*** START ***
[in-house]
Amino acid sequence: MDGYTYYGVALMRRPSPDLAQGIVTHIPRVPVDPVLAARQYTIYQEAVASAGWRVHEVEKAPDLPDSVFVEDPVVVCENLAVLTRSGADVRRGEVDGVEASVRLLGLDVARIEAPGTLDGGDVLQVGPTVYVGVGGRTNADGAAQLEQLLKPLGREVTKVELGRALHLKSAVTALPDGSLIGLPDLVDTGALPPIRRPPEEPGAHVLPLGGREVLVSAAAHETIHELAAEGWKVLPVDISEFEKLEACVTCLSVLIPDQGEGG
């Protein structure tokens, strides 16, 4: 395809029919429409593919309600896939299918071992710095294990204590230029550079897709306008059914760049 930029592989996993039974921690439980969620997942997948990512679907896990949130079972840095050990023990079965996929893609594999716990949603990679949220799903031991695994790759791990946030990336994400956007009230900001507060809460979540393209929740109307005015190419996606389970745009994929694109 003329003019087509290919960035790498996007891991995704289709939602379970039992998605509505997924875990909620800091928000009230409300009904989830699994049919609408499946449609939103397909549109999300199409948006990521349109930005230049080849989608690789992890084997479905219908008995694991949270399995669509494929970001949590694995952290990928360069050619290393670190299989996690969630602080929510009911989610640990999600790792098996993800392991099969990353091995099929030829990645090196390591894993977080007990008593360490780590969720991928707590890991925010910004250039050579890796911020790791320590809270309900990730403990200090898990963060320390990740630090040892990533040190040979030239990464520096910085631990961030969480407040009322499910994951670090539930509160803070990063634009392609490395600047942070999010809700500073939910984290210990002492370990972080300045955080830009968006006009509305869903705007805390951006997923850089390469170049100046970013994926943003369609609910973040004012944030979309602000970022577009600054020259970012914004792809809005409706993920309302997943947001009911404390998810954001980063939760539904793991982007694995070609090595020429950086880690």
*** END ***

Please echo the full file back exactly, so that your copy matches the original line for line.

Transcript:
[in-house]
Amino acid sequence: MDGYTYYGVALMRRPSPDLAQGIVTHIPRVPVDPVLAARQYTIYQEAVASAGWRVHEVEKAPDLPDSVFVEDPVVVCENLAVLTRSGADVRRGEVDGVEASVRLLGLDVARIEAPGTLDGGDVLQVGPTVYVGVGGRTNADGAAQLEQLLKPLGREVTKVELGRALHLKSAVTALPDGSLIGLPDLVDTGALPPIRRPPEEPGAHVLPLGGREVLVSAAAHETIHELAAEGWKVLPVDISEFEKLEACVTCLSVLIPDQGEGG
């Protein structure tokens, strides 16, 4: 395809029919429409593919309600896939299918071992710095294990204590230029550079897709306008059914760049 930029592989996993039974921690439980969620997942997948990512679907896990949130079972840095050990023990079965996929893609594999716990949603990679949220799903031991695994790759791990946030990336994400956007009230900001507060809460979540393209929740109307005015190419996606389970745009994929694109 003329003019087509290919960035790498996007891991995704289709939602379970039992998605509505997924875990909620800091928000009230409300009904989830699994049919609408499946449609939103397909549109999300199409948006990521349109930005230049080849989608690789992890084997479905219908008995694991949270399995669509494929970001949590694995952290990928360069050619290393670190299989996690969630602080929510009911989610640990999600790792098996993800392991099969990353091995099929030829990645090196390591894993977080007990008593360490780590969720991928707590890991925010910004250039050579890796911020790791320590809270309900990730403990200090898990963060320390990740630090040892990533040190040979030239990464520096910085631990961030969480407040009322499910994951670090539930509160803070990063634009392609490395600047942070999010809700500073939910984290210990002492370990972080300045955080830009968006006009509305869903705007805390951006997923850089390469170049100046970013994926943003369609609910973040004012944030979309602000970022577009600054020259970012914004792809809005409706993920309302997943947001009911404390998810954001980063939760539904793991982007694995070609090595020429950086880690």